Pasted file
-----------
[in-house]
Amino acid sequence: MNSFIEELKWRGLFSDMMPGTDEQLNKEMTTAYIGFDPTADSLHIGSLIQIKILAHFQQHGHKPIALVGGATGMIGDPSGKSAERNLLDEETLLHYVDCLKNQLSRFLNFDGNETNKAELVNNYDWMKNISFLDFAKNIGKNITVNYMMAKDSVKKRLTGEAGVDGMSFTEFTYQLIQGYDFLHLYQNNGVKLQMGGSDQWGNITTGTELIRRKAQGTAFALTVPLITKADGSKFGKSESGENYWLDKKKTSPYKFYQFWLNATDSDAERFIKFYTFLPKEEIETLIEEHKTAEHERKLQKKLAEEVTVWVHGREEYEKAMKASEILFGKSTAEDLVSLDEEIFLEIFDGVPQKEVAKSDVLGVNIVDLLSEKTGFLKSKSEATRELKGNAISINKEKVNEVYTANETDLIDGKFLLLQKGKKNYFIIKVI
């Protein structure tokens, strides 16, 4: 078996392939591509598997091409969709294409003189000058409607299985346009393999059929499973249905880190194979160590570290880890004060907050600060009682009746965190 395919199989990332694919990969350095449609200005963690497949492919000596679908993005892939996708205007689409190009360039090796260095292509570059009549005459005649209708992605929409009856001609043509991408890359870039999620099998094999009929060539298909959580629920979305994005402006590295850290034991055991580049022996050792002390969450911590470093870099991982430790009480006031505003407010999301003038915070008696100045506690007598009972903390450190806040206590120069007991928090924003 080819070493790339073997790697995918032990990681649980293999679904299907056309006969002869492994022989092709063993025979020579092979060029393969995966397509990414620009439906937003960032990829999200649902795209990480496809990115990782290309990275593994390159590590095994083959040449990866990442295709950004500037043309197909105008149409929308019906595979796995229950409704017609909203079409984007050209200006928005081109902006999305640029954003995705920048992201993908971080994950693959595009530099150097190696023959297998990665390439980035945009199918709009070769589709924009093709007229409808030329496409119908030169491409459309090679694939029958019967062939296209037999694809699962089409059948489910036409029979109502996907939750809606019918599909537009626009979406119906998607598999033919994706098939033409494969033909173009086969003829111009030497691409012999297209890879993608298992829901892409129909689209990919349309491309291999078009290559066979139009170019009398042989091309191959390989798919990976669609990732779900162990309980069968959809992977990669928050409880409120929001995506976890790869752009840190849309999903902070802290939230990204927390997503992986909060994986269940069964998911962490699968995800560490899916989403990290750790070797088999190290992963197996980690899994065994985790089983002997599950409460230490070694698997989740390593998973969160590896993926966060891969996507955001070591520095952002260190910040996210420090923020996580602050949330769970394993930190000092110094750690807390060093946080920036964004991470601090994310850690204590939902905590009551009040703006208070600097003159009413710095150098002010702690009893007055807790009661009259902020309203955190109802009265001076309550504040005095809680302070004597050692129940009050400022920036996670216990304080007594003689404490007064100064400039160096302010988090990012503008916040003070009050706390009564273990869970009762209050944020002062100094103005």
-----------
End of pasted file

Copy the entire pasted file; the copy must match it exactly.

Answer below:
[in-house]
Amino acid sequence: MNSFIEELKWRGLFSDMMPGTDEQLNKEMTTAYIGFDPTADSLHIGSLIQIKILAHFQQHGHKPIALVGGATGMIGDPSGKSAERNLLDEETLLHYVDCLKNQLSRFLNFDGNETNKAELVNNYDWMKNISFLDFAKNIGKNITVNYMMAKDSVKKRLTGEAGVDGMSFTEFTYQLIQGYDFLHLYQNNGVKLQMGGSDQWGNITTGTELIRRKAQGTAFALTVPLITKADGSKFGKSESGENYWLDKKKTSPYKFYQFWLNATDSDAERFIKFYTFLPKEEIETLIEEHKTAEHERKLQKKLAEEVTVWVHGREEYEKAMKASEILFGKSTAEDLVSLDEEIFLEIFDGVPQKEVAKSDVLGVNIVDLLSEKTGFLKSKSEATRELKGNAISINKEKVNEVYTANETDLIDGKFLLLQKGKKNYFIIKVI
């Protein structure tokens, strides 16, 4: 078996392939591509598997091409969709294409003189000058409607299985346009393999059929499973249905880190194979160590570290880890004060907050600060009682009746965190 395919199989990332694919990969350095449609200005963690497949492919000596679908993005892939996708205007689409190009360039090796260095292509570059009549005459005649209708992605929409009856001609043509991408890359870039999620099998094999009929060539298909959580629920979305994005402006590295850290034991055991580049022996050792002390969450911590470093870099991982430790009480006031505003407010999301003038915070008696100045506690007598009972903390450190806040206590120069007991928090924003 080819070493790339073997790697995918032990990681649980293999679904299907056309006969002869492994022989092709063993025979020579092979060029393969995966397509990414620009439906937003960032990829999200649902795209990480496809990115990782290309990275593994390159590590095994083959040449990866990442295709950004500037043309197909105008149409929308019906595979796995229950409704017609909203079409984007050209200006928005081109902006999305640029954003995705920048992201993908971080994950693959595009530099150097190696023959297998990665390439980035945009199918709009070769589709924009093709007229409808030329496409119908030169491409459309090679694939029958019967062939296209037999694809699962089409059948489910036409029979109502996907939750809606019918599909537009626009979406119906998607598999033919994706098939033409494969033909173009086969003829111009030497691409012999297209890879993608298992829901892409129909689209990919349309491309291999078009290559066979139009170019009398042989091309191959390989798919990976669609990732779900162990309980069968959809992977990669928050409880409120929001995506976890790869752009840190849309999903902070802290939230990204927390997503992986909060994986269940069964998911962490699968995800560490899916989403990290750790070797088999190290992963197996980690899994065994985790089983002997599950409460230490070694698997989740390593998973969160590896993926966060891969996507955001070591520095952002260190910040996210420090923020996580602050949330769970394993930190000092110094750690807390060093946080920036964004991470601090994310850690204590939902905590009551009040703006208070600097003159009413710095150098002010702690009893007055807790009661009259902020309203955190109802009265001076309550504040005095809680302070004597050692129940009050400022920036996670216990304080007594003689404490007064100064400039160096302010988090990012503008916040003070009050706390009564273990869970009762209050944020002062100094103005």